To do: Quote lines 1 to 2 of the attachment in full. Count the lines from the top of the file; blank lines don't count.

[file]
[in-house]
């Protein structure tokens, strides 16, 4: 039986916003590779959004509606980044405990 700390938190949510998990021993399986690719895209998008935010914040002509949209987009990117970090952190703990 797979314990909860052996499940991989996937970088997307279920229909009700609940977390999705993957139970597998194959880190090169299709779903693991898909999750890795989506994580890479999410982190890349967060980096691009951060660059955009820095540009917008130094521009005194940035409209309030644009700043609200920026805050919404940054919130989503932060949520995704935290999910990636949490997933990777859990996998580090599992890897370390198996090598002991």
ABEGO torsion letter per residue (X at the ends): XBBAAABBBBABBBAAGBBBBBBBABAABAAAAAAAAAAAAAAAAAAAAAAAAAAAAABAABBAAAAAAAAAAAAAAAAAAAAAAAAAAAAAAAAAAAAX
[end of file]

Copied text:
[in-house]
């Protein structure tokens, strides 16, 4: 039986916003590779959004509606980044405990 700390938190949510998990021993399986690719895209998008935010914040002509949209987009990117970090952190703990 797979314990909860052996499940991989996937970088997307279920229909009700609940977390999705993957139970597998194959880190090169299709779903693991898909999750890795989506994580890479999410982190890349967060980096691009951060660059955009820095540009917008130094521009005194940035409209309030644009700043609200920026805050919404940054919130989503932060949520995704935290999910990636949490997933990777859990996998580090599992890897370390198996090598002991």